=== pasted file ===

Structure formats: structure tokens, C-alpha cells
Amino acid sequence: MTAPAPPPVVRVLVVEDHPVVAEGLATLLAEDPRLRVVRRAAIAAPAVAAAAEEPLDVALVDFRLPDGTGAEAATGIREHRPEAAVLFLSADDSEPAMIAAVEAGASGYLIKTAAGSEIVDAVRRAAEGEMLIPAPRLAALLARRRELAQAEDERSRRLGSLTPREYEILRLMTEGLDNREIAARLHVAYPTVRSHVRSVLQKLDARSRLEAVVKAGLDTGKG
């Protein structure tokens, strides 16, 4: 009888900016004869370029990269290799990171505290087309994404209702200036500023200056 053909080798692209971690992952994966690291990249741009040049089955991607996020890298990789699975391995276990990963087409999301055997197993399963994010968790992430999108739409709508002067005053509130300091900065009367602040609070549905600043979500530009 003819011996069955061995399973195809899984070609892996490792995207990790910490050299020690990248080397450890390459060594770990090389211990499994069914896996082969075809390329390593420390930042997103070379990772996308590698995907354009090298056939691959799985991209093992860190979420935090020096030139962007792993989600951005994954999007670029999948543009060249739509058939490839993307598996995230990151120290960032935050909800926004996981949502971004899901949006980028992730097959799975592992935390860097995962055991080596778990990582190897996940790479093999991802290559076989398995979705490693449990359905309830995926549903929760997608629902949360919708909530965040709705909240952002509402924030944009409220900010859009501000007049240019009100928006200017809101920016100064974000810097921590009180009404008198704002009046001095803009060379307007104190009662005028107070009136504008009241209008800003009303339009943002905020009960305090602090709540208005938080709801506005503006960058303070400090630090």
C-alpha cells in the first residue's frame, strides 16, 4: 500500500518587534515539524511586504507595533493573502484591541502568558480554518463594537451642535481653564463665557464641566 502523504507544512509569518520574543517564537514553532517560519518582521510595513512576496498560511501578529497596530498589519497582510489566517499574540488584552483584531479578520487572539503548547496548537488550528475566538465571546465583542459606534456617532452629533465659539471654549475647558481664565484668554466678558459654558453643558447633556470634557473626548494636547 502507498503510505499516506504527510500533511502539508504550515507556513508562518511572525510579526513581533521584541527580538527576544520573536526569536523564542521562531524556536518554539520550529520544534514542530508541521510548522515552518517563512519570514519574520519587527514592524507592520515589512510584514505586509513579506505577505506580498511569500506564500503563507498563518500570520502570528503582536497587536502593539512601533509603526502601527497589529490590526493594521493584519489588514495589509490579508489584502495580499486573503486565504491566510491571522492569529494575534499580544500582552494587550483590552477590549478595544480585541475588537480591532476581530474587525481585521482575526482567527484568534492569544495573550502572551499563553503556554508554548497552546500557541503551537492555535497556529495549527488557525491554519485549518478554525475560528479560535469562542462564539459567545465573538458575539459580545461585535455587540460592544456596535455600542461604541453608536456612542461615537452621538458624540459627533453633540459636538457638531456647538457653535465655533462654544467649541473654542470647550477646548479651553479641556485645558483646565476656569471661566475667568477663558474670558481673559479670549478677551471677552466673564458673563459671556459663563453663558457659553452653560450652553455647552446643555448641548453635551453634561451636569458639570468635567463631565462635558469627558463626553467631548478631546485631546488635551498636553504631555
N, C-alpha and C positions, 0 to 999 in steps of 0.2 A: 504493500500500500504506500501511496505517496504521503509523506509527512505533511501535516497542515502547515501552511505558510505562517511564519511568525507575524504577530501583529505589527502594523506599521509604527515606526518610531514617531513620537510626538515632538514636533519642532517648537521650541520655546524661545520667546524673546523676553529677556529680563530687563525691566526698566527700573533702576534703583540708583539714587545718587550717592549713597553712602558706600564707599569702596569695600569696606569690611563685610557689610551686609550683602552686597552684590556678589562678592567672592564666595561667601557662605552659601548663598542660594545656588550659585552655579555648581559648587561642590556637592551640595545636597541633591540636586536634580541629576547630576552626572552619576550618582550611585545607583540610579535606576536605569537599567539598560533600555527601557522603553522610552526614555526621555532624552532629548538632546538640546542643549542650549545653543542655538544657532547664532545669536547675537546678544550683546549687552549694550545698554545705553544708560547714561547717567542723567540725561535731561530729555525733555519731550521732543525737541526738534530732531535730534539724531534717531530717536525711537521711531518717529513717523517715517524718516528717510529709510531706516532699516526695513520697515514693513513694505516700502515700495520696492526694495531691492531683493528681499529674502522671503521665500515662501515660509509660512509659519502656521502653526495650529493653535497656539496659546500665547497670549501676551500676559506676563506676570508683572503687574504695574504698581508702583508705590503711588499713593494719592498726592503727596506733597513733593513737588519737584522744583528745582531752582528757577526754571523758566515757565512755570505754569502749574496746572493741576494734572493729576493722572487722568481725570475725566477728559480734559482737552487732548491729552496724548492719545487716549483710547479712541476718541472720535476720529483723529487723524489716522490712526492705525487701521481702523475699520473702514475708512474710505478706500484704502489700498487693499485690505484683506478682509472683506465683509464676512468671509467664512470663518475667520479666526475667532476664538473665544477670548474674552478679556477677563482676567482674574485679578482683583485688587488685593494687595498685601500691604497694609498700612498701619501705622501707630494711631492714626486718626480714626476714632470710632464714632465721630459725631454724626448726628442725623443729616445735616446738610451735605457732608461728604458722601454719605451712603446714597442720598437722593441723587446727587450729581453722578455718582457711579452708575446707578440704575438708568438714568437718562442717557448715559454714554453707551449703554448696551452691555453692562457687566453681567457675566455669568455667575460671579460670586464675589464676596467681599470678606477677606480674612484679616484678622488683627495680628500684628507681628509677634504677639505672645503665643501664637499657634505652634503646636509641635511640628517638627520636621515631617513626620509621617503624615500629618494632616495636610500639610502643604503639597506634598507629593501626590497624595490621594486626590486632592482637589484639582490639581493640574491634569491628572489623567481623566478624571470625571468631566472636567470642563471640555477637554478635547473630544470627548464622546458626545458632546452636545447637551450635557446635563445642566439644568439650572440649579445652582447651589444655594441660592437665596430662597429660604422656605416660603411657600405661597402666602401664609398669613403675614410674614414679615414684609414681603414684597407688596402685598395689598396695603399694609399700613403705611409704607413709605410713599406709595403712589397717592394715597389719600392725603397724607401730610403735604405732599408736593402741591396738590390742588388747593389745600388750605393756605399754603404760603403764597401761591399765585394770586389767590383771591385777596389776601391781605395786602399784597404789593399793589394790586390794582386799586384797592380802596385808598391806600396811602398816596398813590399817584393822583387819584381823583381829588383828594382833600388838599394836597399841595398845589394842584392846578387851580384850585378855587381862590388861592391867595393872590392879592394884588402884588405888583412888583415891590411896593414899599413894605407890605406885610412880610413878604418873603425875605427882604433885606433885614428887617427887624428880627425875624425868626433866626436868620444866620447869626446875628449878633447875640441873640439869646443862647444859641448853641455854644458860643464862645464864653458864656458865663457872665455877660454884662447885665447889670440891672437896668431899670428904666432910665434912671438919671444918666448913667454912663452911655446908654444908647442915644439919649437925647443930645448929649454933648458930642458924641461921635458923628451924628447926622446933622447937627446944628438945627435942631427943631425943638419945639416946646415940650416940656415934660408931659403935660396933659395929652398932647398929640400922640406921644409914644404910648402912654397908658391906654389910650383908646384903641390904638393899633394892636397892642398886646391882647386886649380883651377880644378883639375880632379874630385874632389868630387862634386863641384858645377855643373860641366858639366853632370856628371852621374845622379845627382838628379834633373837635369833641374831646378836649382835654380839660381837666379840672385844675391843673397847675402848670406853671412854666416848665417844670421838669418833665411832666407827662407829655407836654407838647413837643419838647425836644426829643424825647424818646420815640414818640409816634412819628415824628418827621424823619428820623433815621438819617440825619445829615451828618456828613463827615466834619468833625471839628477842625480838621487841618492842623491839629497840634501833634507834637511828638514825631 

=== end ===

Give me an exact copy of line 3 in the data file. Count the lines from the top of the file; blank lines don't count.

């Protein structure tokens, strides 16, 4: 009888900016004869370029990269290799990171505290087309994404209702200036500023200056 053909080798692209971690992952994966690291990249741009040049089955991607996020890298990789699975391995276990990963087409999301055997197993399963994010968790992430999108739409709508002067005053509130300091900065009367602040609070549905600043979500530009 003819011996069955061995399973195809899984070609892996490792995207990790910490050299020690990248080397450890390459060594770990090389211990499994069914896996082969075809390329390593420390930042997103070379990772996308590698995907354009090298056939691959799985991209093992860190979420935090020096030139962007792993989600951005994954999007670029999948543009060249739509058939490839993307598996995230990151120290960032935050909800926004996981949502971004899901949006980028992730097959799975592992935390860097995962055991080596778990990582190897996940790479093999991802290559076989398995979705490693449990359905309830995926549903929760997608629902949360919708909530965040709705909240952002509402924030944009409220900010859009501000007049240019009100928006200017809101920016100064974000810097921590009180009404008198704002009046001095803009060379307007104190009662005028107070009136504008009241209008800003009303339009943002905020009960305090602090709540208005938080709801506005503006960058303070400090630090």